The purpose of this experiment is to evaluate the performance of a scalable workflow for migrating TIFF images to images in the JPEG2000 format compared to an equivalent Taverna version of the workflow processing the data sequentially.
A Taverna workflow for sequential processing serves as a reference point for the large-scale execution. Out of the full Austrian National Library Tresor Music Collection data set subsets of increasing size are selected by a random process.
The following bash statement prepends a random number and subsequently orders the list to extract a random sample from the full data set:
The resulting file contains the local file paths and can be used as input for the Taverna workflow presented in the next section.
Additionally the files are uploaded to HDFS as input for the large-scale workflow execution.
By that way it is possible to compare the sequential execution time to the large-scale processing time. The results depend on the size and configuration of the Hadoop cluster, therefore the relation between sequential and large-scale processing is expressed by the "parallelisation efficiency" which is the sequential execution time, divided by the distributed execution time, and again divided by the number of nodes available for parallel processing:
The proof-of-concept version of the TIFF to JPEG2000 image migration workflow with quality assurance was created as a Taverna workflow illustrated by the following workflow diagram:
Diagram of the TIFF to JPEG2000 image migration workflow, Workflow available on MyExperiment at http://www.myexperiment.org/workflows/4276.html
The Taverna workflow reads a textfile containing absolute paths to TIF image files and converts them to JP2 image files using OpenJPEG (https://code.google.com/p/openjpeg).
Based on the input text file, the workflow creates a Taverna list to be processed file by file. A temporary directory is created (createtmpdir) where the migrated image files and some temporary tool outputs are stored.
Before starting the actual migration, it is checked if the TIF input images are valid file format instances using Fits (https://code.google.com/p/fits, JHove2 under the hood, http://www.jhove2.org). An XPath service is used to extract the validity information from the XML-based Fits validation report.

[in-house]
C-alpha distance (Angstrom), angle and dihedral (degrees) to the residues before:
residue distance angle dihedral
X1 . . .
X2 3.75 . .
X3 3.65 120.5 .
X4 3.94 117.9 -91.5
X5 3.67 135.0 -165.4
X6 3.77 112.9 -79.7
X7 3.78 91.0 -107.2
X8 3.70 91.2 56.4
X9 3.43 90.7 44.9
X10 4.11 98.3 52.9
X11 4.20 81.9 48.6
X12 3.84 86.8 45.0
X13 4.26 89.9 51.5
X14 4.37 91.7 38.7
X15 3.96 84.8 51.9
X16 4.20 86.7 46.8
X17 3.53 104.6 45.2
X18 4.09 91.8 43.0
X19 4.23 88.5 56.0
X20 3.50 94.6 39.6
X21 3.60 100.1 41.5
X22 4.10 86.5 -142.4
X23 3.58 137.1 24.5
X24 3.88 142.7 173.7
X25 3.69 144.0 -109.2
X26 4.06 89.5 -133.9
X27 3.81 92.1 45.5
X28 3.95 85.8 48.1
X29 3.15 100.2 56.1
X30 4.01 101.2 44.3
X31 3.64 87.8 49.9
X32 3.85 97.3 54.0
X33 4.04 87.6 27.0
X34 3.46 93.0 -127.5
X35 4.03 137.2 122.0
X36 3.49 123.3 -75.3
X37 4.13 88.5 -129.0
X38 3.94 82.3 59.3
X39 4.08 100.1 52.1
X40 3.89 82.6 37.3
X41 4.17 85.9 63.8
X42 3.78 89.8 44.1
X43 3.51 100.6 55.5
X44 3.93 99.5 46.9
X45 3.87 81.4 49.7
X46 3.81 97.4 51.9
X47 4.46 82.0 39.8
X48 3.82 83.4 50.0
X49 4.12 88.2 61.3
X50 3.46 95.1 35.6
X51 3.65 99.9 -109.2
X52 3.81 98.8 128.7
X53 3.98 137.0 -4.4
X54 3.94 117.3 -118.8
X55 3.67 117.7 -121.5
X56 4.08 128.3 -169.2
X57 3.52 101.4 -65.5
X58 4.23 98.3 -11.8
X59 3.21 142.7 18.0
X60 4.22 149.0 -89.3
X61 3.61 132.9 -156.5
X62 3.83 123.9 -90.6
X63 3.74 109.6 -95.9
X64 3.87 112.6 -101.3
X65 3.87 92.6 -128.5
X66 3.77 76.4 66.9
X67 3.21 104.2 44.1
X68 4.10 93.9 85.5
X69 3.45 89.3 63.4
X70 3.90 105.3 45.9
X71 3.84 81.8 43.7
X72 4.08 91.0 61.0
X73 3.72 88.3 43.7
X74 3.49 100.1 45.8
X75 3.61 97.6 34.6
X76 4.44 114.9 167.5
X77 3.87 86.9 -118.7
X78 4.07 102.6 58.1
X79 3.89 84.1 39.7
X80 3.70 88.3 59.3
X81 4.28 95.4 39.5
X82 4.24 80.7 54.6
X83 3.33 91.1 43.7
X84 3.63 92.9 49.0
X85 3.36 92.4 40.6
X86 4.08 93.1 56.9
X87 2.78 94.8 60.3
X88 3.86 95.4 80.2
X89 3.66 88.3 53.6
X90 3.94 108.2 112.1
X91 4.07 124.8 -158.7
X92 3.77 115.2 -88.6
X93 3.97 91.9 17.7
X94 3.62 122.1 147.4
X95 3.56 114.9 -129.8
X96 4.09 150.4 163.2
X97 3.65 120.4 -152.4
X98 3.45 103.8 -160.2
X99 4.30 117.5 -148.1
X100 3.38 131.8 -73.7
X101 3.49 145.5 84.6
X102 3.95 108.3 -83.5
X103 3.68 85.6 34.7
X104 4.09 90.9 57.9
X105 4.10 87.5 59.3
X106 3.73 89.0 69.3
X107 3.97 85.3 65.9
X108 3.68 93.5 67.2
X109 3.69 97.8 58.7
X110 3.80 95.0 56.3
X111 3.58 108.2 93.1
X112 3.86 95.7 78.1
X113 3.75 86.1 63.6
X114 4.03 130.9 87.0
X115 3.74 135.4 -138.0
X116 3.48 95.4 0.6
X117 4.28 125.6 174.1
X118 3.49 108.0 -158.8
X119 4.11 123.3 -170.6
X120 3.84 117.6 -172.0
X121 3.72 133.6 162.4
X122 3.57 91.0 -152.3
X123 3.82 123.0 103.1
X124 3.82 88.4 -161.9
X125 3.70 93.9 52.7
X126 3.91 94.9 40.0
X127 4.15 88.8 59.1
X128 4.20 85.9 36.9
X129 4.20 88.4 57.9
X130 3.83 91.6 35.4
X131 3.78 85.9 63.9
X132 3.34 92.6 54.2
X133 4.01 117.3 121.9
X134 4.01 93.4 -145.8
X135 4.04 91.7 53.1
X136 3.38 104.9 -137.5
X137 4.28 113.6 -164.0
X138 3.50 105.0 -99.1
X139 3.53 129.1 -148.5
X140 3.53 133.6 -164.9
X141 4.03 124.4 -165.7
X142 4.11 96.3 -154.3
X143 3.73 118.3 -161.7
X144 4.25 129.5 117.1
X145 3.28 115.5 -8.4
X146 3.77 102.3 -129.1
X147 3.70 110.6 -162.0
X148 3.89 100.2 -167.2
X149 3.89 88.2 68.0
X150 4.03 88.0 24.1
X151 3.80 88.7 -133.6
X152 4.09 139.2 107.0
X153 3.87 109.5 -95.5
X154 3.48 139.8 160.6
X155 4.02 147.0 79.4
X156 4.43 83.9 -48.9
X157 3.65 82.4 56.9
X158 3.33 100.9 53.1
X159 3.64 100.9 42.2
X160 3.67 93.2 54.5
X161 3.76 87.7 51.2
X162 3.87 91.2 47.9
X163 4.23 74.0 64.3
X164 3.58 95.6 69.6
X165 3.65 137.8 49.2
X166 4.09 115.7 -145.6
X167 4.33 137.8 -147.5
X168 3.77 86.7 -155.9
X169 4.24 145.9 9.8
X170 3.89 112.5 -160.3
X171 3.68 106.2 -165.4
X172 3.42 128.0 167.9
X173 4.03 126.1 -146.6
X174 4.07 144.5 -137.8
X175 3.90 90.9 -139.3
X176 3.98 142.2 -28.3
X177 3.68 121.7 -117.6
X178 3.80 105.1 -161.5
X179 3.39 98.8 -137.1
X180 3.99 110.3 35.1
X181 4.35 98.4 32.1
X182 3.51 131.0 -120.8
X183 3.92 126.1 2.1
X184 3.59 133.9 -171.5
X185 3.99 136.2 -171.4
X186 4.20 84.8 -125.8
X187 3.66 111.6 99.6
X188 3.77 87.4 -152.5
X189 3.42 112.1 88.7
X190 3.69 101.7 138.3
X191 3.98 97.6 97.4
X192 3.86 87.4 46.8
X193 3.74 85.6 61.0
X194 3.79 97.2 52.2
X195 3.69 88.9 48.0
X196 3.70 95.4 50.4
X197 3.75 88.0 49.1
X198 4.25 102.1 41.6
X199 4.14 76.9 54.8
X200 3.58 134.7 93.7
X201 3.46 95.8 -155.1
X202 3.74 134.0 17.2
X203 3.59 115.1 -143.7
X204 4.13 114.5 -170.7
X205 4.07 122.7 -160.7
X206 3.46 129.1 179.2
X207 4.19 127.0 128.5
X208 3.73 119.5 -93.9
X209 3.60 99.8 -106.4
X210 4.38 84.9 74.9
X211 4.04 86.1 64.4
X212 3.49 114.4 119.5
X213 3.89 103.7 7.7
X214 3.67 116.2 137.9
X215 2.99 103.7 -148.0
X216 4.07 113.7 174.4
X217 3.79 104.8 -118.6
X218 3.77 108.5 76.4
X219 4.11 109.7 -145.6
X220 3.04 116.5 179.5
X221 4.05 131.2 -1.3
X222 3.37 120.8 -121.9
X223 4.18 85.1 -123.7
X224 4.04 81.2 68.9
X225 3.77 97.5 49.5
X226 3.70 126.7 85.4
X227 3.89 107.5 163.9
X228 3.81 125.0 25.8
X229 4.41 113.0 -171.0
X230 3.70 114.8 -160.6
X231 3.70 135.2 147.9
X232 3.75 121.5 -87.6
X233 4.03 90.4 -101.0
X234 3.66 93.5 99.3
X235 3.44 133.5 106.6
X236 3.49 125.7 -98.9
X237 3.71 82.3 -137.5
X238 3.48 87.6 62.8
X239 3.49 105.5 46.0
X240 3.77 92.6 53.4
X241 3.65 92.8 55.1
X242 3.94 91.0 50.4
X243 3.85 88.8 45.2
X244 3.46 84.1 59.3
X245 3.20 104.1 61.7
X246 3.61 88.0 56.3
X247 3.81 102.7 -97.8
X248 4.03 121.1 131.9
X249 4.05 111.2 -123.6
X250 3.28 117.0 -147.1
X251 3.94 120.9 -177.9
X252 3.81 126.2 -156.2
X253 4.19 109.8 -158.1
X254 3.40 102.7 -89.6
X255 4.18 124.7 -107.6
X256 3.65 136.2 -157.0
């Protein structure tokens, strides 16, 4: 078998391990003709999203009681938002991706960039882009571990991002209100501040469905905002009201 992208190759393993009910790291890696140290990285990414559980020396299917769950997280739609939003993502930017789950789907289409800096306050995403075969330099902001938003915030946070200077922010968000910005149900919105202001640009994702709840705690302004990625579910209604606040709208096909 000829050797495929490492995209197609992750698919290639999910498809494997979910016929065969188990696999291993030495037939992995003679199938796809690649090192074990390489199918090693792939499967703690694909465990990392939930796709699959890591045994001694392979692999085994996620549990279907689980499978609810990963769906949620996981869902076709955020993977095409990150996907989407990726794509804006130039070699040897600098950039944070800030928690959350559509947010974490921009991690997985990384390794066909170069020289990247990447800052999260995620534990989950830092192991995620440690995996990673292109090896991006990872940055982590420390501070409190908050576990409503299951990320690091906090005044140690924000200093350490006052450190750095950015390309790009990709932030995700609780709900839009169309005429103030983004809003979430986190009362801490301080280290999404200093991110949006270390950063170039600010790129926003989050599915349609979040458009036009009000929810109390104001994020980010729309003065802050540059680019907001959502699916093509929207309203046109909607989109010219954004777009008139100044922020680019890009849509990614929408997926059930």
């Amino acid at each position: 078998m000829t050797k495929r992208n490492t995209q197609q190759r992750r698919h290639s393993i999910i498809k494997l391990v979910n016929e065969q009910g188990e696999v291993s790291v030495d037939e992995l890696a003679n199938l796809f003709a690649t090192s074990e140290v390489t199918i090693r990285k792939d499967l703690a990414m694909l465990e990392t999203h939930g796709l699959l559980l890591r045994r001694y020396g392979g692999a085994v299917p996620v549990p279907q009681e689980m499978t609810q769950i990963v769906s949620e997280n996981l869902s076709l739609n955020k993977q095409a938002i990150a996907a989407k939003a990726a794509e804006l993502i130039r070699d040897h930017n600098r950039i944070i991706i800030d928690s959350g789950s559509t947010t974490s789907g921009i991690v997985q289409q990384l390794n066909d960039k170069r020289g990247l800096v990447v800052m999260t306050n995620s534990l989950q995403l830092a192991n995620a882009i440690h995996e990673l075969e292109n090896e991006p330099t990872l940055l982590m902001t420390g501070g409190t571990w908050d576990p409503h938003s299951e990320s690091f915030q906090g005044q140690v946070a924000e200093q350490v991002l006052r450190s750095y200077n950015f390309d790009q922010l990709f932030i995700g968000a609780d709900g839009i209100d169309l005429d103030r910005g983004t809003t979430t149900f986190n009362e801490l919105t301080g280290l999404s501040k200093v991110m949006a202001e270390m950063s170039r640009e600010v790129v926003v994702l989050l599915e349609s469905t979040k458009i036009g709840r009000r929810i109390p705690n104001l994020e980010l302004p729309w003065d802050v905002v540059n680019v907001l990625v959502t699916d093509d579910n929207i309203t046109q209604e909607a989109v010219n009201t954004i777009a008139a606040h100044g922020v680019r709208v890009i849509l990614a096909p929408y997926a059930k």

If the images are valid TIF images, they are migrated to the JPEG2000 (JP2) image file format using OpenJPEG 2.0 (opj_compress).
Subsequently, it is again checked if the migrated images are valid JP2 images using SCAPE tool Jpylyzer (http://www.openplanetsfoundation.org/software/jpylyzer). An XPath service (XPathJpylyzer) is used to extract the validity information from the XML-based Jpylyzer validation report.
Finally, we verify if the migrated JP2 images are valid surrogates of the original TIF images by restoring the original TIF image from the converted JP2 image and comparing whether original and restored images are identical.
The sequential execution of this workflow is used as a reference point for measuring the parallelisation efficiency of the scalable version and it allows measuring how the processing times of the different components compare to each other.
The following diagram shows the average execution time of each component of the workflow in seconds and was created from a 1000 images sample of the Austrian National Library Tresor Music Collection:
Apache Pig was used to create a scalable version of this workflow. The different processing steps of the Taverna workflow for sequential processing are represented by Pig Latin statements.
The comments of each processing step In the script below indicate which is the corresponding processing component in the Taverna workflow.
Files := Size of random sample
Total GB := Total size in Gigabytes
Secs := Processing time in seconds
Mins := Processing time in minutes
Hrs := Processing time in hours
Afg.p.f. := Average processing time per file in seconds
Obj/h := Number of objects processed per hour
GB/min := Throughput in Gigabytes per minute
GB/min := Throughput in Gigabytes per hour
Err := Number of processing errors
Par.Eff. := Parallelisation efficiency (sequential execution time, divided by the distributed execution time, and again divided by the number of nodes available for parallel processing)
The following diagram shows the comparison of wall clock times in seconds (y-axis) of the Taverna workflow and the Pig workflow using an increasing number of files (x-axis).